Updated: 5 days ago
Today's pod looks at the life of a remarkable Scottish Woman, who dedicated her life to saving twins from infanticide amongst the Okoyong people in Nigeria
On the 13 January 1915 Mary Slessor a Scottish Presbyterian missionary died of a malarial induced fever in a remote mission station in Cross River State. A bust of Slessor is now in the Hall of Heroes of the National Wallace Monument in Stirling, and roads, parks, schools and churches in both Scotland and Nigeria are named after her. She was honoured on a 1997 bank note by Clydesdale Bank and had a Main-belt asteroid named after. What do we know about this remarkable woman and her life?
The Slessors, lived in the slums of Dundee, where her alcoholic father and both brothers died of pneumonia, leaving behind only Mary, her mother, and two sisters. Her mother a devout Presbyterian, read each issue of the Missionary Record produced by the church and when Mary learnt about David Livingstone, the famous missionary and explorer, she wanted to follow in his footsteps. For 15 years, she lived with the Efik people in Okoyong , in Southern Nigeria near the border with Cameroon. She lived a simple life in a traditional house with Efiks, sending much of her salary back to her mother. Strong-willed, but also pragmatic with a warm sense of humour, she gained her a reputation for eccentricity and was often in conflict with the local authorities. Because of her understanding of the native language and her bold personality Slessor gained the trust and acceptance of the locals and was able to spread Christianity while promoting women's rights and protecting native children.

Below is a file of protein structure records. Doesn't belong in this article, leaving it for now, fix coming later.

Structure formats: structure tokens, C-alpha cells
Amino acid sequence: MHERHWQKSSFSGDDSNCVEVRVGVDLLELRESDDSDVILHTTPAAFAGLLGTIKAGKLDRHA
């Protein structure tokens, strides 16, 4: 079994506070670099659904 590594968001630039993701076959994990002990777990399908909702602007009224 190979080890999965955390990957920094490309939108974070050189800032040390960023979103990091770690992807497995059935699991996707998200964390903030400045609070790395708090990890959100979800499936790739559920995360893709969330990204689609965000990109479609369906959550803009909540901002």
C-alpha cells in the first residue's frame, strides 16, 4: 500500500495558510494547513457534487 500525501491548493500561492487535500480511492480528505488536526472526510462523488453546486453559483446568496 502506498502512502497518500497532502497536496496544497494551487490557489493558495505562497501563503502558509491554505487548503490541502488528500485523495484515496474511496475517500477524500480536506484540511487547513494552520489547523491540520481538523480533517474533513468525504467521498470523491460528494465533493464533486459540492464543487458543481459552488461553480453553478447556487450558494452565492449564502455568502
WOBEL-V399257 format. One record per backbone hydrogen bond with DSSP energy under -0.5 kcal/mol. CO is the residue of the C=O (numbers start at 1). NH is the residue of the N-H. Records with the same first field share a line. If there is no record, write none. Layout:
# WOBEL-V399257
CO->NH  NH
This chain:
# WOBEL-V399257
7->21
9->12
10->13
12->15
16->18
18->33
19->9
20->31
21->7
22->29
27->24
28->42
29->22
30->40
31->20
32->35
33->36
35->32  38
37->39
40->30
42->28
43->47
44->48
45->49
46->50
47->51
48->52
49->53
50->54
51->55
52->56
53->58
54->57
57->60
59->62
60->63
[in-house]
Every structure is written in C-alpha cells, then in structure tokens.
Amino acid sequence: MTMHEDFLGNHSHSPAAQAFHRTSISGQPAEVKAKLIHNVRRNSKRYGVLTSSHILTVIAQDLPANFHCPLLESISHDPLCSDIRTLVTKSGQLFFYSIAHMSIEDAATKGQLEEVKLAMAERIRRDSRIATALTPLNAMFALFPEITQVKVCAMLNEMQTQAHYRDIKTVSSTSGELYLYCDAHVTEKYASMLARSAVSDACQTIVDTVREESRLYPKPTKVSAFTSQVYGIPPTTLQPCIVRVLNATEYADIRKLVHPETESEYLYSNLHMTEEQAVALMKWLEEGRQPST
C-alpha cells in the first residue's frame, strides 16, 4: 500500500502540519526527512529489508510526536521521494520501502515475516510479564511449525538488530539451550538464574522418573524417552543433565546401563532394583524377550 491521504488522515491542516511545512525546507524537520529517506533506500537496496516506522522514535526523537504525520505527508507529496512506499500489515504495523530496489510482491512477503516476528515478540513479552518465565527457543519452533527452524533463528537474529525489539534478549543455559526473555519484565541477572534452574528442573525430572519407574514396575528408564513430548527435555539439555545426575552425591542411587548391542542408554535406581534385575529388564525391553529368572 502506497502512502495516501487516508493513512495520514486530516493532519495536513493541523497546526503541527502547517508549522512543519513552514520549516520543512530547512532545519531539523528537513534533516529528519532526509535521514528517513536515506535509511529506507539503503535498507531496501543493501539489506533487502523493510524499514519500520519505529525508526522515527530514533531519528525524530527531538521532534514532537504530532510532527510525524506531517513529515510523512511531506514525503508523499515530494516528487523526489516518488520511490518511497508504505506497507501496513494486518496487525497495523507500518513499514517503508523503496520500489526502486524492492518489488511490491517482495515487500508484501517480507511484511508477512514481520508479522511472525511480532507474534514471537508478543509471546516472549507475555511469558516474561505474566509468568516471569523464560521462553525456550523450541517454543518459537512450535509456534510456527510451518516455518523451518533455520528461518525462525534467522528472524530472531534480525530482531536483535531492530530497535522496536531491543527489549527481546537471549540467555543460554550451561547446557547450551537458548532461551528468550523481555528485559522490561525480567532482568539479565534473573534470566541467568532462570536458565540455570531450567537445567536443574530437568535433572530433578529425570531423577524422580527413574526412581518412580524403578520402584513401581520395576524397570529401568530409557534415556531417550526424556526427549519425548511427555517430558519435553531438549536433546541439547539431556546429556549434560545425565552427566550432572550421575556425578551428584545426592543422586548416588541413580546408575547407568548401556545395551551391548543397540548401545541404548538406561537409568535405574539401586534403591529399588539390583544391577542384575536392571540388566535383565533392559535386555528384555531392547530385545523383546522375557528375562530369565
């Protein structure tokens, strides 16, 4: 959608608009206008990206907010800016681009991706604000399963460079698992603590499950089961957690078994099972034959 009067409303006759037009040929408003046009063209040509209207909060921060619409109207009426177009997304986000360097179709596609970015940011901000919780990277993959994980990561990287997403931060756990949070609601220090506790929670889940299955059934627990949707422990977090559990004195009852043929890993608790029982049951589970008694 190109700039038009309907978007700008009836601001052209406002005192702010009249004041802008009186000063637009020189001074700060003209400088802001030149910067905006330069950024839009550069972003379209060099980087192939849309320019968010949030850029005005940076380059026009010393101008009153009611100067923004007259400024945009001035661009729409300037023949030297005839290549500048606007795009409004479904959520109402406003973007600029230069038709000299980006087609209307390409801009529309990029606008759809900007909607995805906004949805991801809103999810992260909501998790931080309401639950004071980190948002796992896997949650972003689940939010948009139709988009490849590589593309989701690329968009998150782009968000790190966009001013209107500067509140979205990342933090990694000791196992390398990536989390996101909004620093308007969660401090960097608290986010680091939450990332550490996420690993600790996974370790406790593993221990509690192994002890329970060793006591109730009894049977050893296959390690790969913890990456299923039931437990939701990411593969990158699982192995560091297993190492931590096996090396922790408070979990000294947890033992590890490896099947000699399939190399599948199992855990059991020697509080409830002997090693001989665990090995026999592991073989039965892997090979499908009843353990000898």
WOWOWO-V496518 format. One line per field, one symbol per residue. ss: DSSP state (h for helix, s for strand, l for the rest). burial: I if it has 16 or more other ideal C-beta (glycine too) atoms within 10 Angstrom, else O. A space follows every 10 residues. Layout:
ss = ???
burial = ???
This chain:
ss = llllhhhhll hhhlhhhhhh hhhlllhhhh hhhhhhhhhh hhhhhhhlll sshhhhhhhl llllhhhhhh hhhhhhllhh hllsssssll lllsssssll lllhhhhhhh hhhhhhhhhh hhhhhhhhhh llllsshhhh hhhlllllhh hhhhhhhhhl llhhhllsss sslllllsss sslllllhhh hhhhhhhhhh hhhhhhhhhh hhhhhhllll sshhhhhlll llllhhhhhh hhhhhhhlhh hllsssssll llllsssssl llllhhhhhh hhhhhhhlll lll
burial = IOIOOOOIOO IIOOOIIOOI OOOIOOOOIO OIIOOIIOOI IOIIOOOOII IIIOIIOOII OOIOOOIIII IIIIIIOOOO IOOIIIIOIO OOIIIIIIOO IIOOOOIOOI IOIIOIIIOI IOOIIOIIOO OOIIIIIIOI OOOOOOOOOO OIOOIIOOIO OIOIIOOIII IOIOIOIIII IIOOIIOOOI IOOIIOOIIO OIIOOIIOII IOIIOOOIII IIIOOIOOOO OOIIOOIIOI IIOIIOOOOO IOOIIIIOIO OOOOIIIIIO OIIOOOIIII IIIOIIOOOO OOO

It was a local belief that the birth of twins was considered a particularly evil curse, and that the father of one of the infants was a 'devil child', and that the mother had been guilty of a great sin. Unable to determine which twin was fathered by the evil spirit, the natives often abandoned both babies in clay pots to die. The practice had nearly been eliminated by the Missionaries but Slessor adopted every child she found abandoned, and sent out people to find, protect and care for them at the Mission House. Her esteem and authority grew so that she was named vice-president of the native court. After repeated bout of Malaria, Slessor's health began to suffer in her later years, but she refused to return to Scotland and after her death she was given the colonial equivalent of a state funeral. A report on her death in The Southern Reporter of 21 January 1915 mentions a time she spent on furlough in Bowden, Roxburghshire, Scottish Borders. It states that "She and her four adopted African children were a centre of great attraction and helped to deepen the interest of the whole community in the Foreign Mission work of the Church."